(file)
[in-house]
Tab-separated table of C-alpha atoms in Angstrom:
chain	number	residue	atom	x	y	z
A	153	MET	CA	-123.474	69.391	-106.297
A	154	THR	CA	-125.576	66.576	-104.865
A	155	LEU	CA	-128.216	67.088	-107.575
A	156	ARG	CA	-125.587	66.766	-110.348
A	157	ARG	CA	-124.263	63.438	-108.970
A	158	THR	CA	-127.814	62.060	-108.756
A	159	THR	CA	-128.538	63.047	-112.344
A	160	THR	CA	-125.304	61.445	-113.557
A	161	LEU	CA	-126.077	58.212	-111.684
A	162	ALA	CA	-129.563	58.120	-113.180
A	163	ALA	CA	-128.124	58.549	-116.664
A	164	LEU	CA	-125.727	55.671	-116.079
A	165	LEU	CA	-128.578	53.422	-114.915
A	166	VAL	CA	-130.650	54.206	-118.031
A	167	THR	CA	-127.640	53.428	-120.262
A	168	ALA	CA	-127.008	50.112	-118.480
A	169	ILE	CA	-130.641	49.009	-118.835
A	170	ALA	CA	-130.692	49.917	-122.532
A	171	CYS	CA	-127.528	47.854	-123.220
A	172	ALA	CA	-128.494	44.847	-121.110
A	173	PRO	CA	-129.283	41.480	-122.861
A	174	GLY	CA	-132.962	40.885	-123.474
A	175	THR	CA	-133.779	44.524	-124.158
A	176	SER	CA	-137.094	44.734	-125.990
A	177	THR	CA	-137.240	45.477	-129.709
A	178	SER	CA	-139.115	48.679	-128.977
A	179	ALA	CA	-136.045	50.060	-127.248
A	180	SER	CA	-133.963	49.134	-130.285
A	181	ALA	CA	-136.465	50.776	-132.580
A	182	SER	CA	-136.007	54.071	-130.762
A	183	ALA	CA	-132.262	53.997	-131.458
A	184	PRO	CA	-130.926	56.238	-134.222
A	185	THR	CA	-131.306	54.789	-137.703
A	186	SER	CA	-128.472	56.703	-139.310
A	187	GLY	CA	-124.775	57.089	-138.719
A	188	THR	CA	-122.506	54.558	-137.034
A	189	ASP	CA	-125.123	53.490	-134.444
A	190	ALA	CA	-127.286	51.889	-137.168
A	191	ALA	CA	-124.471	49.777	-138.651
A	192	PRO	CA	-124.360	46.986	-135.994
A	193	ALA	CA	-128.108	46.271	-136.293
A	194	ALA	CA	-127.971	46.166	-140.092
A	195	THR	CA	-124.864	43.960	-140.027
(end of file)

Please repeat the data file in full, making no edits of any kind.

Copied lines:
[in-house]
Tab-separated table of C-alpha atoms in Angstrom:
chain	number	residue	atom	x	y	z
A	153	MET	CA	-123.474	69.391	-106.297
A	154	THR	CA	-125.576	66.576	-104.865
A	155	LEU	CA	-128.216	67.088	-107.575
A	156	ARG	CA	-125.587	66.766	-110.348
A	157	ARG	CA	-124.263	63.438	-108.970
A	158	THR	CA	-127.814	62.060	-108.756
A	159	THR	CA	-128.538	63.047	-112.344
A	160	THR	CA	-125.304	61.445	-113.557
A	161	LEU	CA	-126.077	58.212	-111.684
A	162	ALA	CA	-129.563	58.120	-113.180
A	163	ALA	CA	-128.124	58.549	-116.664
A	164	LEU	CA	-125.727	55.671	-116.079
A	165	LEU	CA	-128.578	53.422	-114.915
A	166	VAL	CA	-130.650	54.206	-118.031
A	167	THR	CA	-127.640	53.428	-120.262
A	168	ALA	CA	-127.008	50.112	-118.480
A	169	ILE	CA	-130.641	49.009	-118.835
A	170	ALA	CA	-130.692	49.917	-122.532
A	171	CYS	CA	-127.528	47.854	-123.220
A	172	ALA	CA	-128.494	44.847	-121.110
A	173	PRO	CA	-129.283	41.480	-122.861
A	174	GLY	CA	-132.962	40.885	-123.474
A	175	THR	CA	-133.779	44.524	-124.158
A	176	SER	CA	-137.094	44.734	-125.990
A	177	THR	CA	-137.240	45.477	-129.709
A	178	SER	CA	-139.115	48.679	-128.977
A	179	ALA	CA	-136.045	50.060	-127.248
A	180	SER	CA	-133.963	49.134	-130.285
A	181	ALA	CA	-136.465	50.776	-132.580
A	182	SER	CA	-136.007	54.071	-130.762
A	183	ALA	CA	-132.262	53.997	-131.458
A	184	PRO	CA	-130.926	56.238	-134.222
A	185	THR	CA	-131.306	54.789	-137.703
A	186	SER	CA	-128.472	56.703	-139.310
A	187	GLY	CA	-124.775	57.089	-138.719
A	188	THR	CA	-122.506	54.558	-137.034
A	189	ASP	CA	-125.123	53.490	-134.444
A	190	ALA	CA	-127.286	51.889	-137.168
A	191	ALA	CA	-124.471	49.777	-138.651
A	192	PRO	CA	-124.360	46.986	-135.994
A	193	ALA	CA	-128.108	46.271	-136.293
A	194	ALA	CA	-127.971	46.166	-140.092
A	195	THR	CA	-124.864	43.960	-140.027